Columbia Chronologies of Asian History and Culture

By John S. Bowman | Go to book overview

India
ARTS, CULTURE, THOUGHT, AND RELIGION

INDUS CIVILIZATION: 3000–1700 B.C.

3000B.C.: Early Baluchistan settlements worship fertility goddess; the bull is also associated with religion.

3000–2600B.C.: Symbolism in Early Harappan culture provides evidence of intellectual developments. Incised and painted marks on pots are currently interpreted as identifying owners. Religious symbols include buffalo and Bos indicus (Indian cattle) heads, pipal foliage.

2600–2000B.C.: Inscriptions on seals, pottery, and household goods employ earliest system of writing on subcontinent. Although pictographic script, containing hundreds of symbols, is still undeciphered, it represents a lingua franca in use throughout the Mature Harappan civilization; current scholarly opinion assigns language to early Dravidian family.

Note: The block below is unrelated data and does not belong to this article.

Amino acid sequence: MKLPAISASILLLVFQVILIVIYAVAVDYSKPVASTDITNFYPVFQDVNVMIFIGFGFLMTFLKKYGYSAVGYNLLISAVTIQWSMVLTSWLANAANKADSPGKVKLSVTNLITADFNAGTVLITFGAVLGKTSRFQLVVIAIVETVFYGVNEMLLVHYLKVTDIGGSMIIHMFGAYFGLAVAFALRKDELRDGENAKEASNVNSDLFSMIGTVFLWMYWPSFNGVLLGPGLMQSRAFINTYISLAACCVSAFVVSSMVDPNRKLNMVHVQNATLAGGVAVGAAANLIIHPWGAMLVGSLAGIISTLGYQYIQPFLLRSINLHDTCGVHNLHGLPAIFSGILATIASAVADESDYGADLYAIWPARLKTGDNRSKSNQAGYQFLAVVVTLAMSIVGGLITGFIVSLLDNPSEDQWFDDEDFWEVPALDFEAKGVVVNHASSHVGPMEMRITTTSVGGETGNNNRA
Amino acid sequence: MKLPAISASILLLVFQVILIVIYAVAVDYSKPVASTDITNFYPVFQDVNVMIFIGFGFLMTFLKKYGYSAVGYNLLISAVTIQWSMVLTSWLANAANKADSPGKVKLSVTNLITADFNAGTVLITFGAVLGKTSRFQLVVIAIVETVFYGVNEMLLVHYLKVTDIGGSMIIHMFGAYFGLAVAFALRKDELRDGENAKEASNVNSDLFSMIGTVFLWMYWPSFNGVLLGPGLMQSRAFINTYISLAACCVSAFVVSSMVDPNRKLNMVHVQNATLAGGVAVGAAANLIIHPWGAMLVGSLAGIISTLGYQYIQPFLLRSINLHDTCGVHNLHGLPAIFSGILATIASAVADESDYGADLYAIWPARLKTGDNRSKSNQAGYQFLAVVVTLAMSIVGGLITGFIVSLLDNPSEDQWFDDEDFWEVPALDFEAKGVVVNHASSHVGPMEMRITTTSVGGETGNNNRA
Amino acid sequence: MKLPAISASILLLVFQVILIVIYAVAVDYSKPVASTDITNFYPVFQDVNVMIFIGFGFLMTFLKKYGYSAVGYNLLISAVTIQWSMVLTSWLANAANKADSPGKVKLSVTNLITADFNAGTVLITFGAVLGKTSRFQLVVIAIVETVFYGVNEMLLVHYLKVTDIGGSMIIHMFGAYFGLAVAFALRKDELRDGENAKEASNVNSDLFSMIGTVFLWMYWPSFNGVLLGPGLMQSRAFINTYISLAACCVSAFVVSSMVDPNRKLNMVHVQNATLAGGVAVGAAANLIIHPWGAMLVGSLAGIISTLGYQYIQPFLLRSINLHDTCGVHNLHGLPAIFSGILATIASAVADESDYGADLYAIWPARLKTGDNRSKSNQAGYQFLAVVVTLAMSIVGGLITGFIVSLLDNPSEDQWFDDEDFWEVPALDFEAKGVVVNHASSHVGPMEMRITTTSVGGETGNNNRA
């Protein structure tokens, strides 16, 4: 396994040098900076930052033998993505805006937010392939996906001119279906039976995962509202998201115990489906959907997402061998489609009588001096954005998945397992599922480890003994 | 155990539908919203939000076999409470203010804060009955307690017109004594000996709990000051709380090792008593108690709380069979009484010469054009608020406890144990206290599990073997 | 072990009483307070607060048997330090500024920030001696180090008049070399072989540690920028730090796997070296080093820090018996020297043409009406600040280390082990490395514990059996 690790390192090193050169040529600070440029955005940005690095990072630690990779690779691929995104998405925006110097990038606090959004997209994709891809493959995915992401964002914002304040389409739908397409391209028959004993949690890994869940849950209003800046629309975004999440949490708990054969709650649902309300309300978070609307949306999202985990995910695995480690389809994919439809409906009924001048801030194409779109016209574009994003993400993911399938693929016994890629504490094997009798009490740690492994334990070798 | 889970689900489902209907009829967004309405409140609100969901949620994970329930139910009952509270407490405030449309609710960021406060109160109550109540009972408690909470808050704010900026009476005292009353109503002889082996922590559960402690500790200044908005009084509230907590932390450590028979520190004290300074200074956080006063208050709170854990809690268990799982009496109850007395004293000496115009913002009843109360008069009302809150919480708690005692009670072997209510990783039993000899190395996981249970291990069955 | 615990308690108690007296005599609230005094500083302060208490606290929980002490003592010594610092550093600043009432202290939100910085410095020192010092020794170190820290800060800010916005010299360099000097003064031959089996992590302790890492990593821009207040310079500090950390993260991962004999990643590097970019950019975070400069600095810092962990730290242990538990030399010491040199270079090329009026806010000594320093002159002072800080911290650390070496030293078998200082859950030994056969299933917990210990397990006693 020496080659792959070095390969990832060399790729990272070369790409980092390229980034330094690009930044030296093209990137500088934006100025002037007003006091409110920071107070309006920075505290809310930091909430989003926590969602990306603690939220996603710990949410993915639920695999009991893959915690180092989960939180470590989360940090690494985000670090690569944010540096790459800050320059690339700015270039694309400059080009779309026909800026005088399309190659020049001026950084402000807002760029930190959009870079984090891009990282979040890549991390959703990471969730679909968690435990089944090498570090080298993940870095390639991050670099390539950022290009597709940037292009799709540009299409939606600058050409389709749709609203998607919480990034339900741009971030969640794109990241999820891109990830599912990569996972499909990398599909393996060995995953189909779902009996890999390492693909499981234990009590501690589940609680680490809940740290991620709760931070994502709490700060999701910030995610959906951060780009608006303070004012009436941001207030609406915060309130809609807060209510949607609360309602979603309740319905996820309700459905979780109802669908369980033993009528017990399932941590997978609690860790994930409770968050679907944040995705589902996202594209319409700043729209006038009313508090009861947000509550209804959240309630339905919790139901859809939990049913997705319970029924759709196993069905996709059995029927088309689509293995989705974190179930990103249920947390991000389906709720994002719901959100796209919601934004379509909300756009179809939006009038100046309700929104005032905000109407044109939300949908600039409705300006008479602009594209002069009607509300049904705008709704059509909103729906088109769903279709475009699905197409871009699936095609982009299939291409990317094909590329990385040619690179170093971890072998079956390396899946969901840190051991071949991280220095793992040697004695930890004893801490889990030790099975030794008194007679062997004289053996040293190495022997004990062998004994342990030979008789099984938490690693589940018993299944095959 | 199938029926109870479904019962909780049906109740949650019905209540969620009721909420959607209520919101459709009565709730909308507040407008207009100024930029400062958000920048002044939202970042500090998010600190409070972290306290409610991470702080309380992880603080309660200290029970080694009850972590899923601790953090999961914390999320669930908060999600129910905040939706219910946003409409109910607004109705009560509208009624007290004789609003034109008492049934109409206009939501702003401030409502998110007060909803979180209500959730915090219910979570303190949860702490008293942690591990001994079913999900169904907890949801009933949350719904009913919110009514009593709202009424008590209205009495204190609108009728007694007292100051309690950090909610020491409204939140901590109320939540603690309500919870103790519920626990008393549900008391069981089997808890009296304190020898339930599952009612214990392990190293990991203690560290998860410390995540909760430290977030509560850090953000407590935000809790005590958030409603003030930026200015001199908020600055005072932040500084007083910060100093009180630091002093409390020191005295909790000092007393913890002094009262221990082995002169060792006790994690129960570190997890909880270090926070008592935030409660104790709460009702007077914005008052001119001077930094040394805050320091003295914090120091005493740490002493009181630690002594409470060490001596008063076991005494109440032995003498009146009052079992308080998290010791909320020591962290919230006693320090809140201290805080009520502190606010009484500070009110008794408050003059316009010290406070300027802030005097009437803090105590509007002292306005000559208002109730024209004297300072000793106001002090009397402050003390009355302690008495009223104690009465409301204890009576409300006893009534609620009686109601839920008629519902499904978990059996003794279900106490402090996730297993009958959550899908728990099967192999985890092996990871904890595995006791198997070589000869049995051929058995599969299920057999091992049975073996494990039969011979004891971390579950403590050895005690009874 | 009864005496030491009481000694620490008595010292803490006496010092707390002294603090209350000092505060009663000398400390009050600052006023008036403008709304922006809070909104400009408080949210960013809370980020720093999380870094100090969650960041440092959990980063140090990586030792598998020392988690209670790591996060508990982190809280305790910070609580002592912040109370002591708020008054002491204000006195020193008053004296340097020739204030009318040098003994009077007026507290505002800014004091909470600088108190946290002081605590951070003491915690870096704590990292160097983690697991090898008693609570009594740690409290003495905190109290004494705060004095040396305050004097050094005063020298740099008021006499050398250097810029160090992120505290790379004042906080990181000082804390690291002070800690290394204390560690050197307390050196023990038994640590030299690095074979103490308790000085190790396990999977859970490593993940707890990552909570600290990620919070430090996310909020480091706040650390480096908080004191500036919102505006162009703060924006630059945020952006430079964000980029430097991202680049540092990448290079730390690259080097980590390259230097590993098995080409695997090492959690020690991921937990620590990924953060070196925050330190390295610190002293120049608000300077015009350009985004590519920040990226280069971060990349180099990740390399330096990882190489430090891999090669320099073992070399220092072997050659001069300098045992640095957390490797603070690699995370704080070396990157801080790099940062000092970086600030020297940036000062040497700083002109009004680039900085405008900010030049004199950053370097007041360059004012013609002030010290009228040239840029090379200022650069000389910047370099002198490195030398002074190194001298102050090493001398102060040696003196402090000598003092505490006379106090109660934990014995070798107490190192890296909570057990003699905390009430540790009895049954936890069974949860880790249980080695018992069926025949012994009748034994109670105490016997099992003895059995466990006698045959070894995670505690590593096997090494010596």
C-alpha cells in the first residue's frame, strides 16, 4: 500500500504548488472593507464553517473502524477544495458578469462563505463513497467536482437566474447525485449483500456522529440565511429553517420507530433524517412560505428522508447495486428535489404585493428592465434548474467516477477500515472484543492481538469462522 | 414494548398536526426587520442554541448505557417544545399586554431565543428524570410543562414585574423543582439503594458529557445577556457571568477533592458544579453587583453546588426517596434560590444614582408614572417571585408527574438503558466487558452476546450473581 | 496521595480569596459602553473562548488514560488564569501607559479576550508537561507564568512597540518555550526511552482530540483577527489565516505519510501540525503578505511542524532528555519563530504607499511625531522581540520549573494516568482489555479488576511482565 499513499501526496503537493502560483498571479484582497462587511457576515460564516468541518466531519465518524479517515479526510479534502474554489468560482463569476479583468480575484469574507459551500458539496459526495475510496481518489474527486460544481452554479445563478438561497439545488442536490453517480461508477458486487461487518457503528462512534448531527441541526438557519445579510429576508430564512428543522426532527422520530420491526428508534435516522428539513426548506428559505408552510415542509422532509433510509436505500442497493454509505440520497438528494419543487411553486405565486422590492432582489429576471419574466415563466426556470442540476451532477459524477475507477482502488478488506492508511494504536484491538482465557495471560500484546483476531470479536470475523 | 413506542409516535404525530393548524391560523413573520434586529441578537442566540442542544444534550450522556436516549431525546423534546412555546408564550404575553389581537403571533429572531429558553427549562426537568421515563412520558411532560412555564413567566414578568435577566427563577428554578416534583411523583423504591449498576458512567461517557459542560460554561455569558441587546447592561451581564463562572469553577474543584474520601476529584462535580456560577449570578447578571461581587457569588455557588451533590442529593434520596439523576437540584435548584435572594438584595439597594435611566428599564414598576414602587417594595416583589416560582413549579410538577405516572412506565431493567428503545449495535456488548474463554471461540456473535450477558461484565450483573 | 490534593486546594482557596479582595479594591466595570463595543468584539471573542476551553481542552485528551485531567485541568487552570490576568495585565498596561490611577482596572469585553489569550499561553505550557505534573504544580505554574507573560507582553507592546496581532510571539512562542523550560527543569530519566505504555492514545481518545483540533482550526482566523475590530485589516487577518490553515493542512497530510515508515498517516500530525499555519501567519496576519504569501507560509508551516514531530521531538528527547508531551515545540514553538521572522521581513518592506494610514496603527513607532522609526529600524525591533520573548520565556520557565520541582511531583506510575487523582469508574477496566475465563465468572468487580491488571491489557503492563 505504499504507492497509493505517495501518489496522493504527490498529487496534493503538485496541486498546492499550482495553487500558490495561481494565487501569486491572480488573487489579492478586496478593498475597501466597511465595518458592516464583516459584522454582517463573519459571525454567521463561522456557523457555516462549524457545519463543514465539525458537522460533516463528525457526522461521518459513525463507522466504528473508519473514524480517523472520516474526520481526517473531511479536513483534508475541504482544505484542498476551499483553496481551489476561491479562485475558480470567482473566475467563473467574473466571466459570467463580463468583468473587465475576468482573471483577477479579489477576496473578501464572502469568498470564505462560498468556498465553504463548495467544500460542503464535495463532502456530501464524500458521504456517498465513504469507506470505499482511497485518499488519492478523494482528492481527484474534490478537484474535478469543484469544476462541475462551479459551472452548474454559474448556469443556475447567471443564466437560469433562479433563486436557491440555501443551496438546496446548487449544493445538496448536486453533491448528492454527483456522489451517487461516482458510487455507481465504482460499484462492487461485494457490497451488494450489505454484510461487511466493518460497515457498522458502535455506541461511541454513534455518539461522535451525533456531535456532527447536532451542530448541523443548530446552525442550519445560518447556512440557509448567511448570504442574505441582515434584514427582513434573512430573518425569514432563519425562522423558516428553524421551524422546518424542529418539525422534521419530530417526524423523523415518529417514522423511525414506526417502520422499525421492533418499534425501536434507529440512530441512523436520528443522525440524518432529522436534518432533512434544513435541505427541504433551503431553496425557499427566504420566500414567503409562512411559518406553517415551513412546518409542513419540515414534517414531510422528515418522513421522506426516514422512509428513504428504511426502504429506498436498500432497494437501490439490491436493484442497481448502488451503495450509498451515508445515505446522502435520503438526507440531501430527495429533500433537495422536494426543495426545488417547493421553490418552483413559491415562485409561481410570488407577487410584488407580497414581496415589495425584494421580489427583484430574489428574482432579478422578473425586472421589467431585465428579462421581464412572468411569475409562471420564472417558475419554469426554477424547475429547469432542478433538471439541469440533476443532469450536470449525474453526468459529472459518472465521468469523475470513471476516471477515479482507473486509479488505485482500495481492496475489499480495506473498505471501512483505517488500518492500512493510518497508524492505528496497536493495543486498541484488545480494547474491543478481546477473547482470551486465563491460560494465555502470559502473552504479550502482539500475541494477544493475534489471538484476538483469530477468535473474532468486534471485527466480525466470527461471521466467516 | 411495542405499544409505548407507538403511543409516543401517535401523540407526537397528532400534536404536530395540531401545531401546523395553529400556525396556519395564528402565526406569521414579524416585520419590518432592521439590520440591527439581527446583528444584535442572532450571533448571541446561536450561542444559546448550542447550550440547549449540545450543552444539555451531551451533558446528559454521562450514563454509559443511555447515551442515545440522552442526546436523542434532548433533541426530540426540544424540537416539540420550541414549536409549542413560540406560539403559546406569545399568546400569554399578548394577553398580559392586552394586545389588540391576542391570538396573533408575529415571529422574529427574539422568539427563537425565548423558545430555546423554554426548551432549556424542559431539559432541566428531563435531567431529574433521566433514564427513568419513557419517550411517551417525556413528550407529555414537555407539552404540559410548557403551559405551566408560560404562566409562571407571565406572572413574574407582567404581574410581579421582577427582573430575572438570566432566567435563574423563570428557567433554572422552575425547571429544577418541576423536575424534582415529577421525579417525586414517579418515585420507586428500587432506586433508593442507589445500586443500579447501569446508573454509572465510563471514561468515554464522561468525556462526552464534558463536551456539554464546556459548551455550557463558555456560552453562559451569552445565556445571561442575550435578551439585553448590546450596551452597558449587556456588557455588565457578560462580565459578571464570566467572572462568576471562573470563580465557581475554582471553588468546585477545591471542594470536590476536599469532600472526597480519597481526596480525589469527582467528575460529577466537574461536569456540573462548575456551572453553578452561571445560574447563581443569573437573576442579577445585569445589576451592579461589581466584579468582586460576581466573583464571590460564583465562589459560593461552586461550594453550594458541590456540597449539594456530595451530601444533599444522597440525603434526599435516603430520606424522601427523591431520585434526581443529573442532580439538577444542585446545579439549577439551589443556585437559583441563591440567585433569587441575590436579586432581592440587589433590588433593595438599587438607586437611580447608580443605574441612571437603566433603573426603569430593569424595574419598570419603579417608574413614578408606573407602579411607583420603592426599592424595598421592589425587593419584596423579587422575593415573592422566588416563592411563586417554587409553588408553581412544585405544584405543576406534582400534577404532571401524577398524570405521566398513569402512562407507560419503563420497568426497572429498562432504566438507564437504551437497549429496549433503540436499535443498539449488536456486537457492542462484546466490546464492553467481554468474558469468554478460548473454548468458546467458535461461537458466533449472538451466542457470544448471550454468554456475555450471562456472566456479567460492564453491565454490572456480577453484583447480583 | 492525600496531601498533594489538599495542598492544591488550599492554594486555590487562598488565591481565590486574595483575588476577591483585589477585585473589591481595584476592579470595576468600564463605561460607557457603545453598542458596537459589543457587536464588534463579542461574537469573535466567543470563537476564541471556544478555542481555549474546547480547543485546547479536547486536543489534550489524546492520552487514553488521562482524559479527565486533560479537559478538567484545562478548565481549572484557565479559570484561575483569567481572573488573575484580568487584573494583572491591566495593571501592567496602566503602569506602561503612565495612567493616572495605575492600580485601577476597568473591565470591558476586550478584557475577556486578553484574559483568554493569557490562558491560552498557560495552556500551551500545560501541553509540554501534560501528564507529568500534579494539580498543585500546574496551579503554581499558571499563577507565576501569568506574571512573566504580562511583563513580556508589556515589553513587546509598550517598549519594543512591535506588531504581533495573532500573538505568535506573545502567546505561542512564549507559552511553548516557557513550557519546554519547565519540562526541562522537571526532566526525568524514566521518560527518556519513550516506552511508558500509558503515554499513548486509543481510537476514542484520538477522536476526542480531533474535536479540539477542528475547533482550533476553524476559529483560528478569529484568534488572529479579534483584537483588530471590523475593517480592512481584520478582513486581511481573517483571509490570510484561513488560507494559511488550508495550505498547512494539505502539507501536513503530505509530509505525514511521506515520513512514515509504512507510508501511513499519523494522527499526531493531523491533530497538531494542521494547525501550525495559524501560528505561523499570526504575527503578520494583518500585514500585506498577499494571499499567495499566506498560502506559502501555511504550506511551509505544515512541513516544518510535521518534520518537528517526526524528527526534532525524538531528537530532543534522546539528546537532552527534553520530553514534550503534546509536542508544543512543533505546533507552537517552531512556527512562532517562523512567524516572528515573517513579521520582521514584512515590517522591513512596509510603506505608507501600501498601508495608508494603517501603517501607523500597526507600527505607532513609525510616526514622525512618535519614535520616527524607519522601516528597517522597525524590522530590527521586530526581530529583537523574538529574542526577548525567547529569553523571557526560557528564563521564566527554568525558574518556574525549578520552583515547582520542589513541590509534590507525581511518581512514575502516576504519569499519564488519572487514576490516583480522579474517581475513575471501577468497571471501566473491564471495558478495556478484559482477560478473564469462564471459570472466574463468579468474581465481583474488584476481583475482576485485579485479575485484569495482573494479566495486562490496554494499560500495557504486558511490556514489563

The finest artworks of the Harappan civilization are small, square stamp seals, finely carved of steatite and polished. These usually incorporate an inscription and a mythic or real animal (bull, zebu, rhinoceros) or geometrical motifs. Individuals typically use them to mark ownership or seal packages; some, evidently of religious significance, serve as amulets. Stone carving and sculpture are to endure as India's most important art forms.

A new kind of finely decorated pottery heralds the arrival of the Mature Harappan period. Floral, geometric, or fish-scale designs are painted in overall designs on mass produced, wheel-thrown redware. Terracotta is also used to fashion expressive human and animal figurines. Sculptures of stone and high-quality bronze include animals and human and divine figures, the most famous being a Mohenjo-Daro bronze of a naked dancing girl. No evidence of monumental sculpture or painting survives from the Harappan culture.

Religion is pervasive in Mature Harappan civilization, although no temples are built. Terracotta mother-goddess figures are ubiquitous, as are depictions of tree spirits and stone and phallic representations resembling later Siva lingam. Rituals are associated with animal sacrifice, public wells and baths (including Mohenjo-Daro's famous Great Bath), and burials. Bulls, tigers, and elephants have ritual significance.

Harappans wear diverse ethnic styles of

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